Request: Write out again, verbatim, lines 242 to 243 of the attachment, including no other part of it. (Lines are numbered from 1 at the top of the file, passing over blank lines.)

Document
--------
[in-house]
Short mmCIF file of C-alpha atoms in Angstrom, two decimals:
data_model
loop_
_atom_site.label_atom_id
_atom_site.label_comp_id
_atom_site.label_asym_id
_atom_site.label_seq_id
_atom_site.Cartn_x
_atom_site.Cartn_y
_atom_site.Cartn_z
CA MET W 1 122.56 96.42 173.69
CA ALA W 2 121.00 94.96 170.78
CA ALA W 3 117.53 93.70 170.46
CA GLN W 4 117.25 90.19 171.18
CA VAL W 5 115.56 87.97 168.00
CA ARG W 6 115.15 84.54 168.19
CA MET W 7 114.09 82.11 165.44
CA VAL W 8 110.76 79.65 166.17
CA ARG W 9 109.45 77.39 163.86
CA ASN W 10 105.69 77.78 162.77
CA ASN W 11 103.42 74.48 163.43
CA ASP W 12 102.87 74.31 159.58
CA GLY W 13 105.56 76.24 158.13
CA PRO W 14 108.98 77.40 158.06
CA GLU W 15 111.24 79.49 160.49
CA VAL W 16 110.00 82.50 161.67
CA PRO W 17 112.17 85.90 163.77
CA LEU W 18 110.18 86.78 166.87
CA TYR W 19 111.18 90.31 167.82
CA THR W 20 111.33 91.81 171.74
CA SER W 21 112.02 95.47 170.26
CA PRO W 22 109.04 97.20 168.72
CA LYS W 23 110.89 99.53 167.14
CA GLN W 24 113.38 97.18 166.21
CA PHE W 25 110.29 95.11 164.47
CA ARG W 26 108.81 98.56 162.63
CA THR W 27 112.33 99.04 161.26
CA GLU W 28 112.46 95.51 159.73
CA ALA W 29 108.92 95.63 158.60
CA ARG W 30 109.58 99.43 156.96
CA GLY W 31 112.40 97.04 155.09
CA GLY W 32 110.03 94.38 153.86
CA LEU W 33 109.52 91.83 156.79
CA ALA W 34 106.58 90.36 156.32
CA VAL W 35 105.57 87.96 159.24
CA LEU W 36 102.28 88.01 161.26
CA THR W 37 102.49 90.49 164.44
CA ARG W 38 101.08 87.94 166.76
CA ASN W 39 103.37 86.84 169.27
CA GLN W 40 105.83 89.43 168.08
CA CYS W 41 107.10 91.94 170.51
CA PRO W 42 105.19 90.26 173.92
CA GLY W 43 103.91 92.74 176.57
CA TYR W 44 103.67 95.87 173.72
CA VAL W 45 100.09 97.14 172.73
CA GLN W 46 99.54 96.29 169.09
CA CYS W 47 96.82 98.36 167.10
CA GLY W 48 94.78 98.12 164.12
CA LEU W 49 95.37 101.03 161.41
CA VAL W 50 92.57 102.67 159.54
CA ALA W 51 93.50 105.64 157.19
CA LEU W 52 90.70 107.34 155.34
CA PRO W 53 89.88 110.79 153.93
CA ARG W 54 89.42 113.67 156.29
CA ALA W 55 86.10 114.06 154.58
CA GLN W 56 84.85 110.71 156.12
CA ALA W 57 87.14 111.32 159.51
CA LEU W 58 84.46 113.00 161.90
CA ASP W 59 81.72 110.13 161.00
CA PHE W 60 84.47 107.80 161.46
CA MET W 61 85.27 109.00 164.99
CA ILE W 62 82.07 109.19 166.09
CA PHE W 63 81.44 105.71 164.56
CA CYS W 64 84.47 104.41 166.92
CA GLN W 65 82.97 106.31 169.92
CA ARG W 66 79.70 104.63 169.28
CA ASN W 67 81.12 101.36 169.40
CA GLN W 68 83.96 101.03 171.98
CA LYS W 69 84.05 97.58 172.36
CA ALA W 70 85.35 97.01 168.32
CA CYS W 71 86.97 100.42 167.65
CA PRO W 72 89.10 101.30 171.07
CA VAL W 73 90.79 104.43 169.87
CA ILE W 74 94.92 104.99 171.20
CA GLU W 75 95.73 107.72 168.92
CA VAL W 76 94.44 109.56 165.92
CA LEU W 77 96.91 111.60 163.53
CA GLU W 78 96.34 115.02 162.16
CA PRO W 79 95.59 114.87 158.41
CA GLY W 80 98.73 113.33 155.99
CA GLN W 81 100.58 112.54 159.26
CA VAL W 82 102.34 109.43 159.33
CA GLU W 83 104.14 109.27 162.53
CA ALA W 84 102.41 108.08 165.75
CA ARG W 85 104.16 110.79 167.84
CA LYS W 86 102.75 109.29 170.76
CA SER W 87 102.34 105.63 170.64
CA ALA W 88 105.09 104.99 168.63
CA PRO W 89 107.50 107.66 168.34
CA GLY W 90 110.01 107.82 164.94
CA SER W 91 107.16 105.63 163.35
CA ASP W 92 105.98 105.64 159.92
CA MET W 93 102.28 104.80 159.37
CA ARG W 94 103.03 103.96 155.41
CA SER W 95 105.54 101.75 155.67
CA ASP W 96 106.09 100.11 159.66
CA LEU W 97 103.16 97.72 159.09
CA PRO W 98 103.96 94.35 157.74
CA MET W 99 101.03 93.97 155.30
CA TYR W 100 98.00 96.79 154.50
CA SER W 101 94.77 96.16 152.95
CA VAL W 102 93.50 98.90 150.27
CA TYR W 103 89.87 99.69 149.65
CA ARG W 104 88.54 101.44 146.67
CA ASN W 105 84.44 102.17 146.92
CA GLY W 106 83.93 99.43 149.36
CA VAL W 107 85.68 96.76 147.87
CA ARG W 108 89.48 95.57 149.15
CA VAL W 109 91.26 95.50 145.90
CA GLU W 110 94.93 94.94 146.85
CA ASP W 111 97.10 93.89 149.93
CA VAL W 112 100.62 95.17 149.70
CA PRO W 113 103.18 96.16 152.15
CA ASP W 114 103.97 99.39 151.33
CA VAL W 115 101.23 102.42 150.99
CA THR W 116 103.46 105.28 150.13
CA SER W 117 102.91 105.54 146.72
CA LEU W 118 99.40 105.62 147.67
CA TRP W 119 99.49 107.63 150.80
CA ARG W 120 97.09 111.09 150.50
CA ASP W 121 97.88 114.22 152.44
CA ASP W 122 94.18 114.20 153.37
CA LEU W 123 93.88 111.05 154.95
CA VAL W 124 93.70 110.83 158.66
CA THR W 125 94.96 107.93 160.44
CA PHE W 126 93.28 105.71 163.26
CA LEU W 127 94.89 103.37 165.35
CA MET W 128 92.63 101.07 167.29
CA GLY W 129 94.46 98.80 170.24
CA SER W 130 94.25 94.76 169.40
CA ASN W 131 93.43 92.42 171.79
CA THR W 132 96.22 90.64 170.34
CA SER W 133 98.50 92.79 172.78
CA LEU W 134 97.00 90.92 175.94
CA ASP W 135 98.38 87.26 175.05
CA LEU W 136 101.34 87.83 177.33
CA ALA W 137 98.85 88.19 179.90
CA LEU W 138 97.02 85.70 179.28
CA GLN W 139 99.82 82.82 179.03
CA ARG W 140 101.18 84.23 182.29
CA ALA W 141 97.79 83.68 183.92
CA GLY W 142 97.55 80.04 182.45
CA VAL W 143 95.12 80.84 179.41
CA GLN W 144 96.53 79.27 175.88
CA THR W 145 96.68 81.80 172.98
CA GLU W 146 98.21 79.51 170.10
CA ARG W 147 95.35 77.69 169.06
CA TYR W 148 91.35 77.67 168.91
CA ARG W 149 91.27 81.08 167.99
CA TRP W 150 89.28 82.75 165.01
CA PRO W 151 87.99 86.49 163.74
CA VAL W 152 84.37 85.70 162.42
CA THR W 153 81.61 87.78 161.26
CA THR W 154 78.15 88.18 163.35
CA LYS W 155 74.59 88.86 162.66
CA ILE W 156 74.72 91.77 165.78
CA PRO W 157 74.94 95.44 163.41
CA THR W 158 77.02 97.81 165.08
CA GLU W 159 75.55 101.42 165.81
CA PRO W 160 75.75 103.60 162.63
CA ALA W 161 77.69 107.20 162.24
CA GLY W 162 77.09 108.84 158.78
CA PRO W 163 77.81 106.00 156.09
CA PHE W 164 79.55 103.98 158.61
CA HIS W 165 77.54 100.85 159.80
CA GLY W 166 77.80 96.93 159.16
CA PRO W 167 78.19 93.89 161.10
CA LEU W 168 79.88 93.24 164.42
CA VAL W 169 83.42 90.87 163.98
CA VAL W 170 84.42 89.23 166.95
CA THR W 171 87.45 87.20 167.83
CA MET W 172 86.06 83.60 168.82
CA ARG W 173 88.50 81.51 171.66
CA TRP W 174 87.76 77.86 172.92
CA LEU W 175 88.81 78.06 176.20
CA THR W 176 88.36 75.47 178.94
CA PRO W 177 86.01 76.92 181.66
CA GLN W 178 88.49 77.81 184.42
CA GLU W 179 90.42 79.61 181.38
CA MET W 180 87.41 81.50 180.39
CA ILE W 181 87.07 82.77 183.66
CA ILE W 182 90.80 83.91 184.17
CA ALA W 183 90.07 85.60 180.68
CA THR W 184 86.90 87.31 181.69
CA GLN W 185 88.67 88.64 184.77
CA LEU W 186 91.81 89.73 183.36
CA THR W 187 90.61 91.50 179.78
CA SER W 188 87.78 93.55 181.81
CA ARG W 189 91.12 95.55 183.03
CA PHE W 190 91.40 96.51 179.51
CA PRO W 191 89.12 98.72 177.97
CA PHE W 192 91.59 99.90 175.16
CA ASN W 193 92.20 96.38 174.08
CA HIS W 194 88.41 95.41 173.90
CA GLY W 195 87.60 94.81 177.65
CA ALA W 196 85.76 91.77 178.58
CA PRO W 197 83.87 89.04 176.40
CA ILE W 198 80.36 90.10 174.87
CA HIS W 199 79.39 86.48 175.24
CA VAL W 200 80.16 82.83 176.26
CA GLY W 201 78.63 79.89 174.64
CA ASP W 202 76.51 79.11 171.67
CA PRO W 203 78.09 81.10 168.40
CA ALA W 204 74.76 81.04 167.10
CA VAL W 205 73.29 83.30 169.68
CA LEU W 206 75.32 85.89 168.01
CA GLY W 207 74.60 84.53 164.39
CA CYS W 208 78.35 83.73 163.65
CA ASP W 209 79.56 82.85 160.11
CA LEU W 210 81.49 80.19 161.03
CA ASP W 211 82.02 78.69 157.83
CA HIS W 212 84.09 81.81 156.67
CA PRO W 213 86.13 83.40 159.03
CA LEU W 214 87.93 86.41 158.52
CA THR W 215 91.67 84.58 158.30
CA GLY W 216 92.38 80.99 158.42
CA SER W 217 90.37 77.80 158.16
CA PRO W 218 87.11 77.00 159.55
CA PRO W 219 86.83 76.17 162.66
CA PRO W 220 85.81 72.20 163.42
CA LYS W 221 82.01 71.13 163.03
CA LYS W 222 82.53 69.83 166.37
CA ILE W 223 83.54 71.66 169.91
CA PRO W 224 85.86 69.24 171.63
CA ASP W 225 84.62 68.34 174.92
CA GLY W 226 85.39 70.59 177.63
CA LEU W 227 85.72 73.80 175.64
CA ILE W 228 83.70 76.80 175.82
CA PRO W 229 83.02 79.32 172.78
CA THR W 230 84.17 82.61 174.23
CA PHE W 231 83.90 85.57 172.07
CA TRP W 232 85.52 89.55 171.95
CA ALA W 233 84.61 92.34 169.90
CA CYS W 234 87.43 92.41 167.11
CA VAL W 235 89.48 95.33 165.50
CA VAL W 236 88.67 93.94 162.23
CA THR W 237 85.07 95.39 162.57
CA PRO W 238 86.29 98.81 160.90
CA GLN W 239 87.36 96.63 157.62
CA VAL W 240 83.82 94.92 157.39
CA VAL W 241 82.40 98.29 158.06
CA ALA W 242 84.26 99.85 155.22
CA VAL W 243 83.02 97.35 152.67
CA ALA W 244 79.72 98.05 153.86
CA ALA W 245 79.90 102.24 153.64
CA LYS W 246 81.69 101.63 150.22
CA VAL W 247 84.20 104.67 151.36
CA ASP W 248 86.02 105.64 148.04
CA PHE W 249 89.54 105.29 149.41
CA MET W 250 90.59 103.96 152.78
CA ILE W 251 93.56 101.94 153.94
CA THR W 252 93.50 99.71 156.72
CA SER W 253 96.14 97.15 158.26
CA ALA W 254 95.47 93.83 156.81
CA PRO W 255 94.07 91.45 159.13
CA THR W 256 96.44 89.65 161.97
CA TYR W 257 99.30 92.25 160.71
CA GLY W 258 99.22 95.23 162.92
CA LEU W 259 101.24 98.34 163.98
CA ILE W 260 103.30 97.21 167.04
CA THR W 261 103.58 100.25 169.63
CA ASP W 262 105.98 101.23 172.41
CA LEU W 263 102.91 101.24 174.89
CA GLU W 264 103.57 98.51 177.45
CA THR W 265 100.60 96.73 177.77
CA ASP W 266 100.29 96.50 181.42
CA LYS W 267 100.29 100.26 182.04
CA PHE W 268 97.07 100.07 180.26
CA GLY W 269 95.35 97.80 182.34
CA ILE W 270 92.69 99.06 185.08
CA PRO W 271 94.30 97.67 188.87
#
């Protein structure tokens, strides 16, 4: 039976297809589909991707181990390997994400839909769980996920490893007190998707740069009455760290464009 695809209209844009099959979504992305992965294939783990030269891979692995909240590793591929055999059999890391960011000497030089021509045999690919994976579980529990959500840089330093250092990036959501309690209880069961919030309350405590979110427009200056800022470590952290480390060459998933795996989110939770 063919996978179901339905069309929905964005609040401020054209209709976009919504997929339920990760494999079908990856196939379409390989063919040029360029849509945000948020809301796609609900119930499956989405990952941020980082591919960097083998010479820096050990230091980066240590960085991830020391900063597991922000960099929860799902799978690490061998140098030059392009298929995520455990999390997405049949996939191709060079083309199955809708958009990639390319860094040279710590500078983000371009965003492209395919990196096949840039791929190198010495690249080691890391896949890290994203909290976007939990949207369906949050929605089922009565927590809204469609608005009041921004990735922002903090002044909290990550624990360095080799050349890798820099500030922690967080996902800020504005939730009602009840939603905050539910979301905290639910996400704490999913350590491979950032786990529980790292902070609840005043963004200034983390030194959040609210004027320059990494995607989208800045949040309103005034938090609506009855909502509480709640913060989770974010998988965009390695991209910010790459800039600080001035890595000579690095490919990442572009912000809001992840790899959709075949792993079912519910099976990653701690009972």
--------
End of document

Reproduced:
CA PHE W 231 83.90 85.57 172.07
CA TRP W 232 85.52 89.55 171.95